Homework Assignment for Bulk Monte Carlo Lab: Arbitrary Crystallographic Direction
21 Aug 2008 | Teaching Materials | Contributor(s): Dragica Vasileska, Gerhard Klimeck
This exercise teaches the users how the average carrier velocity, average carrier energy and vally occupation change with the application of the electric field in arbitrary crystalographic direction
Bulk Monte Carlo Code Described
02 Jul 2008 | Teaching Materials | Contributor(s): Dragica Vasileska
In this tutorial we give implementation details for the bulk Monte Carlo code for calculating the electron drift velocity, velocity-field characteristics and average carrier energy in bulk GaAs...
Consistent Parameter Set for an Ensemble Monte Carlo Simulation of 4H-SiC
02 Jul 2008 | Papers | Contributor(s): Dragica Vasileska
A consistent parameter set is presented for Ensemble Monte Carlo simulation that simultaneously reproduces the experimental low-field and high-field characteristic transport parameters of 4H...
Computational Nanoscience, Lecture 20: Quantum Monte Carlo, part I
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20 May 2008 | Teaching Materials | Contributor(s): Elif Ertekin, Jeffrey C Grossman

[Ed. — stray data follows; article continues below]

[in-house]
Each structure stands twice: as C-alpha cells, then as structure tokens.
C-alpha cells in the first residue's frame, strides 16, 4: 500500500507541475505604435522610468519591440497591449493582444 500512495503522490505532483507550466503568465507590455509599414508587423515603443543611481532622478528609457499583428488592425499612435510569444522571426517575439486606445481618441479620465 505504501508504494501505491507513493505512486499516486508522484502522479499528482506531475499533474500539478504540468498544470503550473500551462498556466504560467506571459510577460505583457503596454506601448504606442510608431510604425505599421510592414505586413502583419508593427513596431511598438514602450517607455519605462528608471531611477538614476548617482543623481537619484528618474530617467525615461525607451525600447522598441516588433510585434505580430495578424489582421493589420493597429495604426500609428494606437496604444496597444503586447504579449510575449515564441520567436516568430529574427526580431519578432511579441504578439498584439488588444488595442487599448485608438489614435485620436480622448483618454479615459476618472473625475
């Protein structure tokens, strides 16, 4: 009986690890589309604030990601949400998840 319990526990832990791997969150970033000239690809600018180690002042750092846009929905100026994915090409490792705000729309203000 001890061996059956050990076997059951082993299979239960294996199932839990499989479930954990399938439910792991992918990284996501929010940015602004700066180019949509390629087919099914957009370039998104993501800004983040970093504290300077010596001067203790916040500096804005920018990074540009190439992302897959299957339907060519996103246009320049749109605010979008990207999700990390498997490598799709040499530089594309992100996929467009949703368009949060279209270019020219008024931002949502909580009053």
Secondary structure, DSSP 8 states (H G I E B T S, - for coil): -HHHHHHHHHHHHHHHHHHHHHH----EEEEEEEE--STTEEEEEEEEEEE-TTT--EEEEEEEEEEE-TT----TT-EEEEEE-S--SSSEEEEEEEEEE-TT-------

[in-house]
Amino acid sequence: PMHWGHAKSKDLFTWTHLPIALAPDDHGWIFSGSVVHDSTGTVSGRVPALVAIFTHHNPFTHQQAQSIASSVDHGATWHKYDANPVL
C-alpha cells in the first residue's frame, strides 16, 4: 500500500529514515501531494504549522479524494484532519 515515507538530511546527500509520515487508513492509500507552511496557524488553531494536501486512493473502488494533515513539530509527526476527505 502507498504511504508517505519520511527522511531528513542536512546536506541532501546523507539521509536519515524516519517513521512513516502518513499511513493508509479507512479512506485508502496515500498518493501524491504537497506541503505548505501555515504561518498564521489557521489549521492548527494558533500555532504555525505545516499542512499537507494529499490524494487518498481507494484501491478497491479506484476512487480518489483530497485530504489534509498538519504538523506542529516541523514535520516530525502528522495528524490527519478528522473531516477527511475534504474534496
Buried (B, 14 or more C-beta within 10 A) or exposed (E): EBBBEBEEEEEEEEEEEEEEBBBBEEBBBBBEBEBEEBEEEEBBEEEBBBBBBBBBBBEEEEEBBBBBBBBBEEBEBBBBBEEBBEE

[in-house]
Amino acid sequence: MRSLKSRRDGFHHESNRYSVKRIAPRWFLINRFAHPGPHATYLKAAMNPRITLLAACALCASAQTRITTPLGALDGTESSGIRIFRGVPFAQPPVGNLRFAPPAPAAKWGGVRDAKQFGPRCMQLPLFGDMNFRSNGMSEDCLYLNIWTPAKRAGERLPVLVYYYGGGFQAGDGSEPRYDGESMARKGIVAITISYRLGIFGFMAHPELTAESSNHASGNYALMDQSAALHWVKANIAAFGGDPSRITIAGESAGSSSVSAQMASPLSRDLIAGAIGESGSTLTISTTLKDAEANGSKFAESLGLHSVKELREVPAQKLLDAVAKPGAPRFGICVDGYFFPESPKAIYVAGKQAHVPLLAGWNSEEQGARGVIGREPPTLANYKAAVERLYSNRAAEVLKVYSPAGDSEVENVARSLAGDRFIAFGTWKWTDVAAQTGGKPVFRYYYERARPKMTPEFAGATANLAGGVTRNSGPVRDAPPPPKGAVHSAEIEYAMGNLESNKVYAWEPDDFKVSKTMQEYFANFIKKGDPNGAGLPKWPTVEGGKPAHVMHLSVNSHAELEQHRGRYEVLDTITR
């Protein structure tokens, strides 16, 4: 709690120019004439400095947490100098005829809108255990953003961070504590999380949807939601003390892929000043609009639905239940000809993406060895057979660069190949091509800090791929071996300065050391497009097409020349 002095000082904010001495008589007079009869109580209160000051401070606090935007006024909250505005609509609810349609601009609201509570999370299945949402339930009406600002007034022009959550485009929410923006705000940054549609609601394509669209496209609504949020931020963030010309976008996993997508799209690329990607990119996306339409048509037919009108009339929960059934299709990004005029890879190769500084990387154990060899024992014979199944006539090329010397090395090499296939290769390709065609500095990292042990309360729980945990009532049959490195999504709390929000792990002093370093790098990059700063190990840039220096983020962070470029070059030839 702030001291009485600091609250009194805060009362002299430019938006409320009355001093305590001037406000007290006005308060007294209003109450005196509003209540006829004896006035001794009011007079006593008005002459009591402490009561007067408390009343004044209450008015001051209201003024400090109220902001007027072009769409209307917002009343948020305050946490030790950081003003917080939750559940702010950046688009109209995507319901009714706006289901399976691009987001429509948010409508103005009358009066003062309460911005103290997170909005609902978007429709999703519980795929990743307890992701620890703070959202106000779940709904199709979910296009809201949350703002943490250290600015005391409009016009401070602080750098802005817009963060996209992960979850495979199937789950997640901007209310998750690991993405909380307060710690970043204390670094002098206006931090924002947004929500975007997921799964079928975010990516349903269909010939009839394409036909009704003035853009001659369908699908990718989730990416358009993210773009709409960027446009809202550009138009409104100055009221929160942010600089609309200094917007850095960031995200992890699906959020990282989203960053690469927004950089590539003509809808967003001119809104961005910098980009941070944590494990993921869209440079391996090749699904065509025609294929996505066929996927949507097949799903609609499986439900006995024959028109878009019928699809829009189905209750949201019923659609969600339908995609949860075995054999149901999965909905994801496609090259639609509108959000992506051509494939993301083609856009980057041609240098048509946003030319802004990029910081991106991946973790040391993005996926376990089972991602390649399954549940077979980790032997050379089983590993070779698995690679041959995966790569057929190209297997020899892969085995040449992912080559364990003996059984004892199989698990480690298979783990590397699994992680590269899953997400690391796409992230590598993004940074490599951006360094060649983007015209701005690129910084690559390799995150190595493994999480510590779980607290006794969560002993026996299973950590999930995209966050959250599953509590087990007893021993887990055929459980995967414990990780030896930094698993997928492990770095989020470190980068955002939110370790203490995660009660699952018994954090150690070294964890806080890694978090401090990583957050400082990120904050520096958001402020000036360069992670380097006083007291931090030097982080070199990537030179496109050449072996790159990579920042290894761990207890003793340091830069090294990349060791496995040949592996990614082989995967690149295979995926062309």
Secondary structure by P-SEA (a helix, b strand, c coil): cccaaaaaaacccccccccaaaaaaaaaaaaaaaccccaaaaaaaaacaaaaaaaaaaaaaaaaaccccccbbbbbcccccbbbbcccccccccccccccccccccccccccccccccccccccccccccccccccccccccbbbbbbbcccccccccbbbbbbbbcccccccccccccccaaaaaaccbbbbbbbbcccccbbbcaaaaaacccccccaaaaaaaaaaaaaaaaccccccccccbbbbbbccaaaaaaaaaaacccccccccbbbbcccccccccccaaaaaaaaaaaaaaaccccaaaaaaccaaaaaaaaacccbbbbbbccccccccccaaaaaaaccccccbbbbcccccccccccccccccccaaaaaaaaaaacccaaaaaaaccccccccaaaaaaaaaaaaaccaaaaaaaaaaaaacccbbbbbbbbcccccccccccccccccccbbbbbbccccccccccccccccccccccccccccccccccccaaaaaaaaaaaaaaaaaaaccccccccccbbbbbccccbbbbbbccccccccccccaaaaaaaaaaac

This lecture provides and introduction to Quantum Monte Carlo methods. We review the concept of electron correlation and introduce Variational Monte Carlo methods as an approach to going beyond...
Computational Nanoscience, Lecture 21: Quantum Monte Carlo, part II
20 May 2008 | Teaching Materials | Contributor(s): Jeffrey C Grossman, Elif Ertekin
This is our second lecture in a series on Quantum Monte Carlo methods. We describe the Diffusion Monte Carlo approach here, in which the approximation to the solution is not restricted by choice...
Computational Nanoscience, Lecture 27: Simulating Water and Examples in Computational Biology
In this lecture, we describe the challenges in simulating water and introduce both explicit and implicit approaches. We also briefly describe protein structure, the Levinthal paradox, and...